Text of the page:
Which treatments delay knee surgery?

Written by: Mr Jonathan Walczak
Published: | Updated: 17/11/2020
Edited by: Laura Burgess

If you are looking to delay knee replacement surgery for your arthritis for a few years, a specialist can recommend alternative treatments to consider in the meantime that help with pain relief. We spoke to one of our expert orthopaedic surgeons Mr Jonathan Walczak about the non-surgical treatments of knee arthritis and just how long you can delay knee surgery.

A man uses a dumbell to exercise, putting pressure on his knees.

Why would some people want to delay knee surgery?

Even the most successful knee surgery carries a small risk although it is much lower than in the past decades. Keyhole surgery (or arthroscopy) can increase the risk of arthritis slightly over 15 years and a knee replacement is not a normal knee.

Having said that, however, over 90% of patients are very happy with a knee replacement and modern designs will last over 20 years before wearing out.
 

What types of treatments are available to delay knee surgery?

The most powerful treatments are related to lifestyle changes and include weight loss, exercise and physiotherapy, but there are numerous treatments that I can provide. These range from:
 

  • Steroid injections
  • Lubricant injections (called viscosupplementation)
  • Platelet-rich plasma (PRP) therapies
  • Wearing specialised off-loading braces
     

What surgical procedures do you offer for knee arthritis?

I perform keyhole surgery to trim cartilage, repair ligaments and deal with arthritis via smoothing off the worn joint (chondroplasty) or drilling into the marrow to use the body’s own stem cells to repair arthritis (micro-fracture).
 

What kind of lifestyle changes should one make?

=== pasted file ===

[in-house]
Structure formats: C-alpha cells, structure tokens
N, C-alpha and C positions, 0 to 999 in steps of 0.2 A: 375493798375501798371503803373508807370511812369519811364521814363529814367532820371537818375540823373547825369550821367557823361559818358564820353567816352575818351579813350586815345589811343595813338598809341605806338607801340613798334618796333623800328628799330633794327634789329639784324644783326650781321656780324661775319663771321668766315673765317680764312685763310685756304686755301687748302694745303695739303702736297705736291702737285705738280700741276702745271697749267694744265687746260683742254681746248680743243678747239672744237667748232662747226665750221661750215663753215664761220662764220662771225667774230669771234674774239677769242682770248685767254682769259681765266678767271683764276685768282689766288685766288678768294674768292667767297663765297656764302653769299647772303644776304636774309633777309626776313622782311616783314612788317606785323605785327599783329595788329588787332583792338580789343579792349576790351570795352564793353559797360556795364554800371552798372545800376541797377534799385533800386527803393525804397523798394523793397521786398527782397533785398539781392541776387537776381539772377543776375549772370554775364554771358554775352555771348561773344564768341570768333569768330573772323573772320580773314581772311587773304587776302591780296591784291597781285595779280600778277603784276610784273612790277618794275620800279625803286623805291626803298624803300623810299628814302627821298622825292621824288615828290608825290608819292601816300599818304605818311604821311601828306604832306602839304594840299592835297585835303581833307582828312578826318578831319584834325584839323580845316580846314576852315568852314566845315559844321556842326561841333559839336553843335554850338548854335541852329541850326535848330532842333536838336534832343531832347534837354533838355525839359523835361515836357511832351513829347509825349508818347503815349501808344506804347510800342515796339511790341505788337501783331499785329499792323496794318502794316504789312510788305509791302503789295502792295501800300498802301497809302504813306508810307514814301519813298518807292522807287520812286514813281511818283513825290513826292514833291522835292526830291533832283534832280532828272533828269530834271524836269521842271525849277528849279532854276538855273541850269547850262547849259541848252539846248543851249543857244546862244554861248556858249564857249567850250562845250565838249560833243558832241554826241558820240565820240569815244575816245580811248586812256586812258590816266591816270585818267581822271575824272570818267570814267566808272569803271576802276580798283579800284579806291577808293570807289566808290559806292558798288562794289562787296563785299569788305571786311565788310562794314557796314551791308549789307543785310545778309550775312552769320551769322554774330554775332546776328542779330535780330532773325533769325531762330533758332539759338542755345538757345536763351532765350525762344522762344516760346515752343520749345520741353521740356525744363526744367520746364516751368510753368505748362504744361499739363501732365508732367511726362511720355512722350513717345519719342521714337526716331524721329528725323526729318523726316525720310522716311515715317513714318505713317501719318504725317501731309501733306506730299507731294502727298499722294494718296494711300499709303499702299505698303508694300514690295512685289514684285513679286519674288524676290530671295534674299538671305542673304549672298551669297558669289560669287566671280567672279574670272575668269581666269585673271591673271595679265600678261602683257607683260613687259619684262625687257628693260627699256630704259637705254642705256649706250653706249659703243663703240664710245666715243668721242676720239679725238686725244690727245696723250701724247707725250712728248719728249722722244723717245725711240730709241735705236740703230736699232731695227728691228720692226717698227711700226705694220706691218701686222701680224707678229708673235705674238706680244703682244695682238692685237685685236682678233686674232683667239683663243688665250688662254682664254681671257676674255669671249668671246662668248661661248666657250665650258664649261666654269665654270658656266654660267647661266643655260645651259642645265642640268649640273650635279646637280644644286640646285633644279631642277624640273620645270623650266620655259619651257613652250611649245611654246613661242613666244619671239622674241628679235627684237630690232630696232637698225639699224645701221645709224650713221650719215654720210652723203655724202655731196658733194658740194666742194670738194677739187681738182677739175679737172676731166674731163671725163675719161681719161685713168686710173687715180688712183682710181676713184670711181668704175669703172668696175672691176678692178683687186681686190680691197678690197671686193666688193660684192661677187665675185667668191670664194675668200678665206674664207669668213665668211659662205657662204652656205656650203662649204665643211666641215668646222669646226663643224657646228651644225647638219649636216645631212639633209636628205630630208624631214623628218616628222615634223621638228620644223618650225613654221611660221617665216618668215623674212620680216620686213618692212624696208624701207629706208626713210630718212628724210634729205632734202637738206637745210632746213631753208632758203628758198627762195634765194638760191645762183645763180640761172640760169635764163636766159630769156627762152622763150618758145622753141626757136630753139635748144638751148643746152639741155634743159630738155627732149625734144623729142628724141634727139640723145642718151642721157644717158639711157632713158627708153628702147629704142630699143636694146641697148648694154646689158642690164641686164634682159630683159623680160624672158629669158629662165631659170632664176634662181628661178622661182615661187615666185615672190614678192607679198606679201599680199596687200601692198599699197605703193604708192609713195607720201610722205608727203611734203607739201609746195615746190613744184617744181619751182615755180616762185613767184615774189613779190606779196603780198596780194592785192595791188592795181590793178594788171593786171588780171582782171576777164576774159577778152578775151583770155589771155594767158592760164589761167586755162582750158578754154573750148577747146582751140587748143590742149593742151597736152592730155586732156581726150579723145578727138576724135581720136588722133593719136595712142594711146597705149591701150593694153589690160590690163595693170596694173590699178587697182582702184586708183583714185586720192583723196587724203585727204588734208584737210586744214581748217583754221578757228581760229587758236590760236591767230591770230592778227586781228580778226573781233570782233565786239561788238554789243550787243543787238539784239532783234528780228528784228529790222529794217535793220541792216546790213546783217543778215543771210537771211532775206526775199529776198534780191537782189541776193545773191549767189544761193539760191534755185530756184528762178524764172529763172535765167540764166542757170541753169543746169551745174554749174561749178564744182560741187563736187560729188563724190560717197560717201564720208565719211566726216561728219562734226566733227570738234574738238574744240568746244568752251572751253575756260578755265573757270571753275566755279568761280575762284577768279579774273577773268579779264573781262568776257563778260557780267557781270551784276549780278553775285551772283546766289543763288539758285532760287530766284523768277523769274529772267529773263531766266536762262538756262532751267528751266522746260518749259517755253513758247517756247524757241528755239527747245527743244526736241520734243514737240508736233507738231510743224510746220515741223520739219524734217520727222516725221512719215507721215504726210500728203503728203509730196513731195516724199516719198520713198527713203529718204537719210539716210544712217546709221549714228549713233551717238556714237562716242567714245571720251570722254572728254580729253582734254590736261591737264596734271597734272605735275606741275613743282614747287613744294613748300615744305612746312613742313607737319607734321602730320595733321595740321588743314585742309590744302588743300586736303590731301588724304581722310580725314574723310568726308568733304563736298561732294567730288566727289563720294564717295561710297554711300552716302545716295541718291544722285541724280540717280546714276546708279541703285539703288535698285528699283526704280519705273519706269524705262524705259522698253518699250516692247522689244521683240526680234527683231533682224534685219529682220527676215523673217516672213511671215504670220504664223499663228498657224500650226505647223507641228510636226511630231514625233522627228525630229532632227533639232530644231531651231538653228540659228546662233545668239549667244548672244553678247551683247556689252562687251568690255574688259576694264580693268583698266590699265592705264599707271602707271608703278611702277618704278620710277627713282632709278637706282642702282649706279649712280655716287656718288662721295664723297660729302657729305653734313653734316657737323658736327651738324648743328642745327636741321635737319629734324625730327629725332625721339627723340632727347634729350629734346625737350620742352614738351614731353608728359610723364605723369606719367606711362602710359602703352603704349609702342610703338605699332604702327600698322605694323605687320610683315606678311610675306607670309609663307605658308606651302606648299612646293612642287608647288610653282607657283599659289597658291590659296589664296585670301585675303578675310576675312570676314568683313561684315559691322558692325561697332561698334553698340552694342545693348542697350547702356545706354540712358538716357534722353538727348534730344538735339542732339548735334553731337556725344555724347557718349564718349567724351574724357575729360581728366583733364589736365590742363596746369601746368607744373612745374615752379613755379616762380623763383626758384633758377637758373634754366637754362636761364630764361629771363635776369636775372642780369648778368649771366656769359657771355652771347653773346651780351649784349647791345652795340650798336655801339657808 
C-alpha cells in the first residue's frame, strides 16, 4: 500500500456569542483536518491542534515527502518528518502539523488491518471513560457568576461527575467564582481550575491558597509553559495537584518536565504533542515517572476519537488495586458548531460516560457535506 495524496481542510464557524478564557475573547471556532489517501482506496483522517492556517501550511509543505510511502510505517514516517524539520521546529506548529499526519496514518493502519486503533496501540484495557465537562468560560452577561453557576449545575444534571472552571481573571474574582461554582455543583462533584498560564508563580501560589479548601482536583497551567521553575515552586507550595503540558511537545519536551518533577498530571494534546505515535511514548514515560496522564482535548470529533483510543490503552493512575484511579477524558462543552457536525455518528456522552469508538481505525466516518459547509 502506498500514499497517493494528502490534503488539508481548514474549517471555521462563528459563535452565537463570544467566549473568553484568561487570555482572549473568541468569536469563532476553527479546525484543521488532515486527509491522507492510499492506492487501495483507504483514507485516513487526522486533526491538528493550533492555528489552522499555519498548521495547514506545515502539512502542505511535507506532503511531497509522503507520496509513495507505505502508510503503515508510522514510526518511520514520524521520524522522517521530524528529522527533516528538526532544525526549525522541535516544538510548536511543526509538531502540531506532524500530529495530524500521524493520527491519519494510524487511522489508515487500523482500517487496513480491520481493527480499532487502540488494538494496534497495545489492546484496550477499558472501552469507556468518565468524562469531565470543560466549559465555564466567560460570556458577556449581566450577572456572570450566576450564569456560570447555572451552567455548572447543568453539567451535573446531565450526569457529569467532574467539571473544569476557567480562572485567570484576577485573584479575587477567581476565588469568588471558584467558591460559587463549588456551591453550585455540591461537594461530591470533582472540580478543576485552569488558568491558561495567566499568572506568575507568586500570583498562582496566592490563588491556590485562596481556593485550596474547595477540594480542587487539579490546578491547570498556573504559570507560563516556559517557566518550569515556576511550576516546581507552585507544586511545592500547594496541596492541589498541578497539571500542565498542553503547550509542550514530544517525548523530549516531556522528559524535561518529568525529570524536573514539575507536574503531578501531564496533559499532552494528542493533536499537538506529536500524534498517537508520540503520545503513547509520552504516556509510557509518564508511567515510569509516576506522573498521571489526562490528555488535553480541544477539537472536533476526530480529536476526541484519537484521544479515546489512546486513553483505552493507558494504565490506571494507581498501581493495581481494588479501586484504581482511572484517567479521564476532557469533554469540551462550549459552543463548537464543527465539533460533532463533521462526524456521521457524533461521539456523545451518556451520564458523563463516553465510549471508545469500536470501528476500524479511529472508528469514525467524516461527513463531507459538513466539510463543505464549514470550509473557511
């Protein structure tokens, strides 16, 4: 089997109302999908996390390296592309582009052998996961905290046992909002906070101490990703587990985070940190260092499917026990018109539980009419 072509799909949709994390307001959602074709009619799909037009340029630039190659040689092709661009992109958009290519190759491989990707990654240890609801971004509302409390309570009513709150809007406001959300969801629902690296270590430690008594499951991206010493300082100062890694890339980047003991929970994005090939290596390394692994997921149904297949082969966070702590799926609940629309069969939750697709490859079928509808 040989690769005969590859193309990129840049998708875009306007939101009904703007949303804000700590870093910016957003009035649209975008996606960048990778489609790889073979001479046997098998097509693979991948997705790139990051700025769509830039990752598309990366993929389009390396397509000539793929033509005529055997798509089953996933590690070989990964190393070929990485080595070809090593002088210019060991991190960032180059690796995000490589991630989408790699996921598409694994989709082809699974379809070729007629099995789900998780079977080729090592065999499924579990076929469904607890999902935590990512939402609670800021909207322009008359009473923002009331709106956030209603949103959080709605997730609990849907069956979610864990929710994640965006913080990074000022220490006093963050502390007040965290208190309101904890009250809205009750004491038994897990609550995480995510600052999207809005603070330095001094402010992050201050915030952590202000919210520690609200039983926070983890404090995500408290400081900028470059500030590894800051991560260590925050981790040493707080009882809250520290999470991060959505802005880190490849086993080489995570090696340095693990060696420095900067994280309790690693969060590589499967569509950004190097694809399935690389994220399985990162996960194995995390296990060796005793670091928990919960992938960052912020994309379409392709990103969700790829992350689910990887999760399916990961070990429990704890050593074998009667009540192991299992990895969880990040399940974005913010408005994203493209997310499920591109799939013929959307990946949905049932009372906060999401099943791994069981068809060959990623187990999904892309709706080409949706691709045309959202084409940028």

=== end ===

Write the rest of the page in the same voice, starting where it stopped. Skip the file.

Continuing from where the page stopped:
Weight loss is the most powerful, every kilogram lost takes an equivalent of 10 kilograms off the knee.
 

Are there any particular exercises which help relieve knee pain?

The best exercises to help relieve symptoms of knee pain include cycling, cross-training and swimming. Squats and lunges are also most useful.
 

How long can you delay knee surgery?

This is variable, but at best one can delay a knee replacement for five years in selected cases.
 

When is knee surgery the only option?

Usually when there is severe pain with day and night, when most activities are difficult and when other treatments have been tried and failed.


If you would like to discuss your knee pain with Mr Walczak, you can book an appointment to see him via his Top Doctor’s profile here. Can’t make it in person? Mr Walczak is also available for a video call using our eConsultation tool, available on his profile too.

By Mr Jonathan Walczak
Orthopaedic surgery

Mr Jonathan Walczak is a highly experienced consultant orthopaedic and trauma surgeon, with private clinics at BMI Chelsfield Park Hospital, BMI The Sloane Hospital, BMI Shirley Oaks and KIMS Hospital in Kent. Mr Walczak specialises in hip and knee replacements, keyhole knee surgery, sports injuries, anterior cruciate ligament repair and bursitis. He is also experienced in the management of knee arthritis. A keen runner and cyclist, he understands the needs of athletes and is committed to helping people of all abilities to return to sports and physical activity where possible.

Mr Walczak trained at Guy's Hospital Medical School from 1981-1987. His postgraduate training included a specialist training fellowship in hip surgery. He has held the post of consultant trauma and orthopaedic surgeon at Bromley NHS Trust since 1999 and is now employed by Kings College NHS Trust, working at Farnborough, Beckenham and Orpington Hospitals.

His special interests are lower limb joint replacement including minimal access hip and knee replacements. He has developed a minimal access approach to the hip which has been used in over 1000 cases of hip replacement. The use of this approach has drastically reduced the need for blood transfusions in hip replacement surgery to less than 1 in 8 patients.

Mr Walczak is keen to treat both his private and NHS patients promptly with a very patient-focused approach. He is a fellow of the Royal College of Surgeons of England and a member of the British Orthopaedic Association.

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